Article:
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Today's Stichomancy for Rose McGowan

The first excerpt represents the element of Air. It speaks of mental influences and the process of thought, and is drawn from The Glimpses of the Moon by Edith Wharton:

Aloud she said: "I can't imagine how Nelson and Ellie can ever want to see each other again. And in a restaurant, of all places!"

Strefford continued to smile. "My dear, you're incorrigibly old-fashioned. Why should two people who've done each other the best turn they could by getting out of each other's way at the right moment behave like sworn enemies ever afterward? It's too absurd; the humbug's too flagrant. Whatever our generation has failed to do, it's got rid of humbug; and that's enough to immortalize it. I daresay Nelson and Ellie never liked each other better than they do to-day. Twenty years ago, they'd have

The second excerpt represents the element of Fire. It speaks of emotional influences and base passions, and is drawn from The Importance of Being Earnest by Oscar Wilde:

Worthing, is Miss Cardew at all connected with any of the larger railway stations in London? I merely desire information. Until yesterday I had no idea that there were any families or persons whose origin was a Terminus. [JACK looks perfectly furious, but restrains himself.]

JACK. [In a clear, cold voice.] Miss Cardew is the grand-daughter of the late Mr. Thomas Cardew of 149 Belgrave Square, S.W.; Gervase Park, Dorking, Surrey; and the Sporran, Fifeshire, N.B.

LADY BRACKNELL. That sounds not unsatisfactory. Three addresses always inspire confidence, even in tradesmen. But what proof have I of their authenticity?

The third excerpt represents the element of Water. It speaks of pure spiritual influences and feelings of love, and is drawn from The Return of Tarzan by Edgar Rice Burroughs:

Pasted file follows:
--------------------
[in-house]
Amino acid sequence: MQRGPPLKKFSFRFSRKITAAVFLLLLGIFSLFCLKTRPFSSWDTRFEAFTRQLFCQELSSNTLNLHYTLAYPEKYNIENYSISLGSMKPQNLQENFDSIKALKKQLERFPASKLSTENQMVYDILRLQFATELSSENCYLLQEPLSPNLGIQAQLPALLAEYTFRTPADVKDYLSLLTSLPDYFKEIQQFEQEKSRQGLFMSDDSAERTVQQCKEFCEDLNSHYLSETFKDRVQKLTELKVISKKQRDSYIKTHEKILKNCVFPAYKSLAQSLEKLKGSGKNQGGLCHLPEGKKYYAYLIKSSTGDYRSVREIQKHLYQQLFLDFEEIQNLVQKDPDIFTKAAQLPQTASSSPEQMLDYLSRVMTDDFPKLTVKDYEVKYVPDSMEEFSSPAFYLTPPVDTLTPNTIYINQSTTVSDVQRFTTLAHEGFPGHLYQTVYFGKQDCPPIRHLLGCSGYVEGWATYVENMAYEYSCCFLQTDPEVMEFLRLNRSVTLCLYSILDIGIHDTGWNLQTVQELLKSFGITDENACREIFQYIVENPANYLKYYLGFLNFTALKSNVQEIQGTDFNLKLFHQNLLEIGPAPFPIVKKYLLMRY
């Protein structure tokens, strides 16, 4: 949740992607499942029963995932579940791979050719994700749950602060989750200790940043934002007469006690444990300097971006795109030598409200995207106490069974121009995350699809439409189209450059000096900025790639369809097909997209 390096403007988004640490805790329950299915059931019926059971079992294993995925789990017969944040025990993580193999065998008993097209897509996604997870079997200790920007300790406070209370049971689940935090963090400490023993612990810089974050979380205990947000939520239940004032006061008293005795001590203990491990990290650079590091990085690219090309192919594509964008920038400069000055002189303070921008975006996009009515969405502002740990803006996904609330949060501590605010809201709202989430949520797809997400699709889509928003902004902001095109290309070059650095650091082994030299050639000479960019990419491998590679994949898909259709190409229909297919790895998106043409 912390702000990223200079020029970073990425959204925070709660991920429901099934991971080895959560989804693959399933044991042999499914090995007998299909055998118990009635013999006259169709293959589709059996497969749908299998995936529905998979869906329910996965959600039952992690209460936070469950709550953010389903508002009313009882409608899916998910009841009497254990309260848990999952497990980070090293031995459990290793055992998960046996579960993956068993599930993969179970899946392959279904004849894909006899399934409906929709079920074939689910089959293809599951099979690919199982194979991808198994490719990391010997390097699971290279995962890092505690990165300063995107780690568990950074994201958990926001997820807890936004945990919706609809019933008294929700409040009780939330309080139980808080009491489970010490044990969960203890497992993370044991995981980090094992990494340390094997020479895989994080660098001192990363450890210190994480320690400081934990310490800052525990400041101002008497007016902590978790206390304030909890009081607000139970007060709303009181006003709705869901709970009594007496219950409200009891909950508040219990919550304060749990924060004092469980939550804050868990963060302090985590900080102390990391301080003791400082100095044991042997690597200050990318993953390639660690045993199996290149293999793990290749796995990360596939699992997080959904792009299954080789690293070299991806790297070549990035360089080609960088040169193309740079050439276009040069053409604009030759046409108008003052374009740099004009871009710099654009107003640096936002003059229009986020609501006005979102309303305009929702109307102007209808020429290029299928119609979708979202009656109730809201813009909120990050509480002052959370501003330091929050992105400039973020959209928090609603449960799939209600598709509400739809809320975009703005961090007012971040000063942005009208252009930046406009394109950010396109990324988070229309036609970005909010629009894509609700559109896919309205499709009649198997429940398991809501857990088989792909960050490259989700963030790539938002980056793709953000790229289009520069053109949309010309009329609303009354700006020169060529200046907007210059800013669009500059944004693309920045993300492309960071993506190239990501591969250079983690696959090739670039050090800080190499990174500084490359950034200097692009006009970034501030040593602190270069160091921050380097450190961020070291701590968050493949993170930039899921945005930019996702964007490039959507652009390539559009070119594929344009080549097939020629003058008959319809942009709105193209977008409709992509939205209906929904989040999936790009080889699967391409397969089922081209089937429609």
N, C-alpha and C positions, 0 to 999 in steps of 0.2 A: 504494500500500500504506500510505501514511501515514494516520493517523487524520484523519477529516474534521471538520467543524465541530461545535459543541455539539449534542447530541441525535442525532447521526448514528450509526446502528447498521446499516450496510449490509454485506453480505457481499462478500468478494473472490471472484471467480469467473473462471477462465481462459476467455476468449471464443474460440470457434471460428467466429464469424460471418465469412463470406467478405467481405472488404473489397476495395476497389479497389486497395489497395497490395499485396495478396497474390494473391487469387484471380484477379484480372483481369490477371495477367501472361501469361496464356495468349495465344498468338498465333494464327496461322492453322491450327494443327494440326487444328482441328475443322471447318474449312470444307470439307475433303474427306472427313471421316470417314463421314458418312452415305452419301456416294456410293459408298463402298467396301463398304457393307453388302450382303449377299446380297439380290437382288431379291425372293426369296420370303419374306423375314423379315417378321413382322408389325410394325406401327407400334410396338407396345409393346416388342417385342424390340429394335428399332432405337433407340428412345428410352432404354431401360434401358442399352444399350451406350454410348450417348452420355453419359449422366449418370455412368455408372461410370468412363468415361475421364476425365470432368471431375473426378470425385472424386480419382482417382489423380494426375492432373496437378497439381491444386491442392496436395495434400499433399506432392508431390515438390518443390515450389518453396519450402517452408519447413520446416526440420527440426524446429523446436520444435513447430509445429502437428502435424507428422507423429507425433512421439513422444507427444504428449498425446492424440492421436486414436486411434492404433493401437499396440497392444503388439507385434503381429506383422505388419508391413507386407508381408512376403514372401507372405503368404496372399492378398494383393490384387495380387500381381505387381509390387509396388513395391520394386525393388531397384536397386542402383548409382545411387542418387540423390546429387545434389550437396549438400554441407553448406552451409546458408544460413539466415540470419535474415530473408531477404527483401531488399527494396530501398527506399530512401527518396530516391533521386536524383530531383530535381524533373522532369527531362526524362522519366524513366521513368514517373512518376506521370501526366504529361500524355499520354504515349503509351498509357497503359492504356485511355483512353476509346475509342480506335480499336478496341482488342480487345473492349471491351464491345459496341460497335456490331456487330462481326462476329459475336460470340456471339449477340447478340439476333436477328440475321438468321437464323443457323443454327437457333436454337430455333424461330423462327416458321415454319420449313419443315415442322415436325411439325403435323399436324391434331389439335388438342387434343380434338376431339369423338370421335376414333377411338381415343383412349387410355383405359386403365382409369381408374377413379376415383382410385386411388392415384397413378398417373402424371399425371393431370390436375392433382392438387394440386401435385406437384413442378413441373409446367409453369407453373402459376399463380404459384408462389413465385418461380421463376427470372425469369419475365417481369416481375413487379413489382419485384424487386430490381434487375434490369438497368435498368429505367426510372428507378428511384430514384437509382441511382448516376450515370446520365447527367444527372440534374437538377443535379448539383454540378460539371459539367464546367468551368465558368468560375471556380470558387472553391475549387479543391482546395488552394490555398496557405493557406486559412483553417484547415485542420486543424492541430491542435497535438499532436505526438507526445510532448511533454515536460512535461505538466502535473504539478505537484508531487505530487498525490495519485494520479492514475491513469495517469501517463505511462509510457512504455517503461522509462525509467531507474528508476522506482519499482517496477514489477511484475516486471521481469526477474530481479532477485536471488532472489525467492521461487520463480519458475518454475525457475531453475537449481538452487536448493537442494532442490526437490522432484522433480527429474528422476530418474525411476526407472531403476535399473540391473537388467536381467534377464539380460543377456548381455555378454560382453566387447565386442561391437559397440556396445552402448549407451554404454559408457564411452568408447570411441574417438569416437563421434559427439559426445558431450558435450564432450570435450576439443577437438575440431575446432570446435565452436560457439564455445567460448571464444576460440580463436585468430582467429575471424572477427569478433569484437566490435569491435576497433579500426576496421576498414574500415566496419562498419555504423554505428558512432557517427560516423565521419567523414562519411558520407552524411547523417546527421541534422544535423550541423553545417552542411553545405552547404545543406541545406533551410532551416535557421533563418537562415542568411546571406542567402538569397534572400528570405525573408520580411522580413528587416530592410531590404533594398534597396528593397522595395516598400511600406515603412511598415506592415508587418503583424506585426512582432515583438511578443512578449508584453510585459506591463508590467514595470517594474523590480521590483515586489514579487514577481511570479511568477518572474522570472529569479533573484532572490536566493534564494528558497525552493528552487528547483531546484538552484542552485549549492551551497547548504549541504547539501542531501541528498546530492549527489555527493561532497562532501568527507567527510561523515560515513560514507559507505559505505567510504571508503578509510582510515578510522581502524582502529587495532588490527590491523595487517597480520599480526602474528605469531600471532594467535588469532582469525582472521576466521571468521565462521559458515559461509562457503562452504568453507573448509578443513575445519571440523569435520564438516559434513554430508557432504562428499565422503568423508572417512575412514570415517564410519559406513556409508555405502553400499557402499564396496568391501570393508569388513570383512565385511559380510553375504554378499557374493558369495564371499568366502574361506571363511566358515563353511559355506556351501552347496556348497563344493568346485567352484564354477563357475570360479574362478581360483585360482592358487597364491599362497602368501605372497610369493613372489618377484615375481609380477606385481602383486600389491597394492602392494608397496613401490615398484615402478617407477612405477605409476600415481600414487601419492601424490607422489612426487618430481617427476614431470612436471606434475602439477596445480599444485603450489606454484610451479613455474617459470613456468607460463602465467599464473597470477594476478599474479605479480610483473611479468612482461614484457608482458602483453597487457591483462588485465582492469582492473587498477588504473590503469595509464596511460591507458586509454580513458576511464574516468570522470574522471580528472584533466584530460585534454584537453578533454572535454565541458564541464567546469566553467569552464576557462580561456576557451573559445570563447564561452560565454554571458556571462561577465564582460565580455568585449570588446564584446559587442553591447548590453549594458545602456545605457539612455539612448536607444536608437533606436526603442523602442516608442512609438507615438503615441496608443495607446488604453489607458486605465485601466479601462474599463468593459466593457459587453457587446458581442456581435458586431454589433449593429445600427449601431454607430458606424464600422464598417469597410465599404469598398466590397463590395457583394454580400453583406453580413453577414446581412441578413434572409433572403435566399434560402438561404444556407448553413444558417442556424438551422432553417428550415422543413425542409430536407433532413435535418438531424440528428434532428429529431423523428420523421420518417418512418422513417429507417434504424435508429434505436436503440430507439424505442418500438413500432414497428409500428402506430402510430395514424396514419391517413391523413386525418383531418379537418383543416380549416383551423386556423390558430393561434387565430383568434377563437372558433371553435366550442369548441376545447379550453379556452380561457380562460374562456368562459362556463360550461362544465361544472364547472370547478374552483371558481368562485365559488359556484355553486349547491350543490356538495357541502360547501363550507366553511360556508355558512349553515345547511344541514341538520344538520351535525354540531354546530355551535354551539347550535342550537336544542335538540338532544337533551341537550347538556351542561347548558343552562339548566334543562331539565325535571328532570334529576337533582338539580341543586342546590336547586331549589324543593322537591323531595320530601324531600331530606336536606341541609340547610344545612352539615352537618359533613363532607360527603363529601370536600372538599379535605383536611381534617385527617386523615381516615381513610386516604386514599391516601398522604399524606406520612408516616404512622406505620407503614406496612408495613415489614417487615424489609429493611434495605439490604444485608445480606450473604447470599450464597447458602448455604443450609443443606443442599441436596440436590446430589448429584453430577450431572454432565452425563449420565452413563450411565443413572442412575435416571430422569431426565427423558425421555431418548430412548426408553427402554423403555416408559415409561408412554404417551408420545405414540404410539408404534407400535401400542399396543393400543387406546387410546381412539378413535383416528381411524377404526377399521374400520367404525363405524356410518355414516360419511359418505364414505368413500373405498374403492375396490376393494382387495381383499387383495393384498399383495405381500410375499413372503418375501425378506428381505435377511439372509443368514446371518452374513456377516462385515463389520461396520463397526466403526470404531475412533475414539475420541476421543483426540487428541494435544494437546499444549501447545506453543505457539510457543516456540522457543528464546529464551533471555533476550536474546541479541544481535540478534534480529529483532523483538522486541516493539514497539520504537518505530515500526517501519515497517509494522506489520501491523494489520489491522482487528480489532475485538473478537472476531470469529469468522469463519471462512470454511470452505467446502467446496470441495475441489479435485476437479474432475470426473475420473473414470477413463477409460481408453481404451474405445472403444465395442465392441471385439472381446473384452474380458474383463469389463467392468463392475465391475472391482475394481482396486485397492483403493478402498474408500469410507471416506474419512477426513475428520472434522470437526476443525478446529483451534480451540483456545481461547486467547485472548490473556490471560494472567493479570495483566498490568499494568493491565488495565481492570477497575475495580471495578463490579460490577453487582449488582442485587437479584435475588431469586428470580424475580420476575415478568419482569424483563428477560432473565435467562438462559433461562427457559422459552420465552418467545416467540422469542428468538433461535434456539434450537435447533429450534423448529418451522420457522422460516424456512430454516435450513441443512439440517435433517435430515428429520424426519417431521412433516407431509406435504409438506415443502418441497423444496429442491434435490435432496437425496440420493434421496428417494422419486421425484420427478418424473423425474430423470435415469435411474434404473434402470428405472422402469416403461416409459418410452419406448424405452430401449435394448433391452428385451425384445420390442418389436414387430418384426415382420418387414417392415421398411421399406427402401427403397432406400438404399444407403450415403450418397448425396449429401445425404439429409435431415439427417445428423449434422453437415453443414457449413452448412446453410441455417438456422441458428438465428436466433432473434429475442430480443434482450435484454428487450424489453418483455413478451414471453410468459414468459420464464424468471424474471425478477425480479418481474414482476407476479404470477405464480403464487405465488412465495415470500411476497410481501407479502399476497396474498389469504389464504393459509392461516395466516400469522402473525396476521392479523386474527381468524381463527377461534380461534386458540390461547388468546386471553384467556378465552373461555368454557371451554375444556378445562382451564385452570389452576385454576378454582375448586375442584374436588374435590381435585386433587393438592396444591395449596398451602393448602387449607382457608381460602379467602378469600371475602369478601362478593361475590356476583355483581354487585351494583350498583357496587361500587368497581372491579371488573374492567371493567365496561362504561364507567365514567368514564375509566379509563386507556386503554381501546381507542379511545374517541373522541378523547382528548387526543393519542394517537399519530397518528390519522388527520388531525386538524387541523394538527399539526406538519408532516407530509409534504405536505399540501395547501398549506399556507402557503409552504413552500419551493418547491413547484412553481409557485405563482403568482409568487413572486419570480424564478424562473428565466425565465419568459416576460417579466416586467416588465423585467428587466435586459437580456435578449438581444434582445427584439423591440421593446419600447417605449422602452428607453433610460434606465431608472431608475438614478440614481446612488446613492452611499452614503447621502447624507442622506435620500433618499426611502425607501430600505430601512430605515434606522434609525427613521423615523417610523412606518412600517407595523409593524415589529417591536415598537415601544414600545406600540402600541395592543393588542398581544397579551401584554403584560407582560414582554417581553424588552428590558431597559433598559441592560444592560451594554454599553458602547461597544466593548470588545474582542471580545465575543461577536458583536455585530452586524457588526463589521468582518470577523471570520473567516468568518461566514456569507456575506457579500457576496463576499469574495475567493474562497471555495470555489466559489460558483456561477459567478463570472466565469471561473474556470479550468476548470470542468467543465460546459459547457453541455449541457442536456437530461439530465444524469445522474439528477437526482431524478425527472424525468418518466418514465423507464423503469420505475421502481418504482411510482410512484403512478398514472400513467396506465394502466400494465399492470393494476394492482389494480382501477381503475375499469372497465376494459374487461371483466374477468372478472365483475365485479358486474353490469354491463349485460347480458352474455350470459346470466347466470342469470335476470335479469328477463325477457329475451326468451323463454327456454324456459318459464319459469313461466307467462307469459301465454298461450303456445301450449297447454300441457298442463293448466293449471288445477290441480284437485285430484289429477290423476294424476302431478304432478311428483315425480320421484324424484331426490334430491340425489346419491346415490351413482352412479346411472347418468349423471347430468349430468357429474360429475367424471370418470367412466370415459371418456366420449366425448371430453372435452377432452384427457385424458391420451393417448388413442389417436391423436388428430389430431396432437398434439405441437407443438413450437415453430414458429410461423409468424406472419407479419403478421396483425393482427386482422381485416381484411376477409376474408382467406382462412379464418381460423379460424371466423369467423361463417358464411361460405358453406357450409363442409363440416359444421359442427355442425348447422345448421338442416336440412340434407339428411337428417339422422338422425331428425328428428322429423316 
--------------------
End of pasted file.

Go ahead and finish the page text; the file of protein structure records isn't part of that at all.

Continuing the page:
the accuser. And then, as the others still hesitated to do so: "Come, I shall do it myself if no other will," and he stepped forward toward the count.

"No, monsieur," said De Coude. "I will submit to a search only at the hands of a gentleman."

"It is unnecessary to search the count. The cards are in his pocket. I myself saw them placed there."

All turned in surprise toward this new speaker, to behold a very well-built young man urging a resisting captive toward them by the scruff of his neck.

"It is a conspiracy," cried De Coude angrily. "There are no


The Return of Tarzan
The fourth excerpt represents the element of Earth. It speaks of physical influences and the impact of the unseen on the visible world, and is drawn from Peter Pan by James M. Barrie:

not allowed to know anything he did not know, so these two were always vague about themselves, and did their best to give satisfaction by keeping close together in an apologetic sort of way.

The boys vanish in the gloom, and after a pause, but not a long pause, for things go briskly on the island, come the pirates on their track. We hear them before they are seen, and it is always the same dreadful song:

"Avast belay, yo ho, heave to, A-pirating we go, And if we're parted by a shot


Peter Pan